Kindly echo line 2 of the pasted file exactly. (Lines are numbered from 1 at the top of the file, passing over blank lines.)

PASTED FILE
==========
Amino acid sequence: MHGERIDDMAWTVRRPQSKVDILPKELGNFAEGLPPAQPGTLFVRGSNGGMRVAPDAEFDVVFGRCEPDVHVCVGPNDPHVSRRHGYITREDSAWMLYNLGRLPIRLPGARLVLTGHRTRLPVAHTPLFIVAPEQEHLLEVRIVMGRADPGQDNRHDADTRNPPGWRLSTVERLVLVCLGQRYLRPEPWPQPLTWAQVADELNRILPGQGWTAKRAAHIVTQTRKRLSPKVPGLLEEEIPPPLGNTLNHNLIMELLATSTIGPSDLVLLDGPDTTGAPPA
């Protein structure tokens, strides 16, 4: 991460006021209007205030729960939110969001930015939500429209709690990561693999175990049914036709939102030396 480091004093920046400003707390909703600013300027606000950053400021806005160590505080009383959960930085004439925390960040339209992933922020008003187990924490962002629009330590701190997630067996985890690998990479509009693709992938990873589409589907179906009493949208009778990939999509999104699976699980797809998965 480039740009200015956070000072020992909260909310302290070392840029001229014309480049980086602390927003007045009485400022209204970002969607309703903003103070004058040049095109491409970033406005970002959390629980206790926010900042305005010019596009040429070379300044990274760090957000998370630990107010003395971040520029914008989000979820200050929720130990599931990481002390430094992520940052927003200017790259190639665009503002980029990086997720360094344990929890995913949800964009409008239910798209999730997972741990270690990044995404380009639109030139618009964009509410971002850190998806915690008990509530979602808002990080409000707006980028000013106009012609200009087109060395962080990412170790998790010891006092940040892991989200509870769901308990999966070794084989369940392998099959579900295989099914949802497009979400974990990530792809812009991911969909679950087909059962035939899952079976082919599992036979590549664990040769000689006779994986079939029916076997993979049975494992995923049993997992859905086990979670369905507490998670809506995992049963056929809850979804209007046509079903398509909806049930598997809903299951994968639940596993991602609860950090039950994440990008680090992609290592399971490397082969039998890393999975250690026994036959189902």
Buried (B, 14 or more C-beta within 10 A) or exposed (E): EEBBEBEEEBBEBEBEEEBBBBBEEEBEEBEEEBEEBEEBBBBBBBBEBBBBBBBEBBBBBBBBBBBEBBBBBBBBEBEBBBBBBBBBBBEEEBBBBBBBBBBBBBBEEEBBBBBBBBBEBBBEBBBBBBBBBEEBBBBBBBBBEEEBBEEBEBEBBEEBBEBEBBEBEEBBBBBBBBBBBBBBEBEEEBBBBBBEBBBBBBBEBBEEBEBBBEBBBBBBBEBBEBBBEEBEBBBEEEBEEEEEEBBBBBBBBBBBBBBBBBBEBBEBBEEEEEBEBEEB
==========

């Protein structure tokens, strides 16, 4: 991460006021209007205030729960939110969001930015939500429209709690990561693999175990049914036709939102030396 480091004093920046400003707390909703600013300027606000950053400021806005160590505080009383959960930085004439925390960040339209992933922020008003187990924490962002629009330590701190997630067996985890690998990479509009693709992938990873589409589907179906009493949208009778990939999509999104699976699980797809998965 480039740009200015956070000072020992909260909310302290070392840029001229014309480049980086602390927003007045009485400022209204970002969607309703903003103070004058040049095109491409970033406005970002959390629980206790926010900042305005010019596009040429070379300044990274760090957000998370630990107010003395971040520029914008989000979820200050929720130990599931990481002390430094992520940052927003200017790259190639665009503002980029990086997720360094344990929890995913949800964009409008239910798209999730997972741990270690990044995404380009639109030139618009964009509410971002850190998806915690008990509530979602808002990080409000707006980028000013106009012609200009087109060395962080990412170790998790010891006092940040892991989200509870769901308990999966070794084989369940392998099959579900295989099914949802497009979400974990990530792809812009991911969909679950087909059962035939899952079976082919599992036979590549664990040769000689006779994986079939029916076997993979049975494992995923049993997992859905086990979670369905507490998670809506995992049963056929809850979804209007046509079903398509909806049930598997809903299951994968639940596993991602609860950090039950994440990008680090992609290592399971490397082969039998890393999975250690026994036959189902």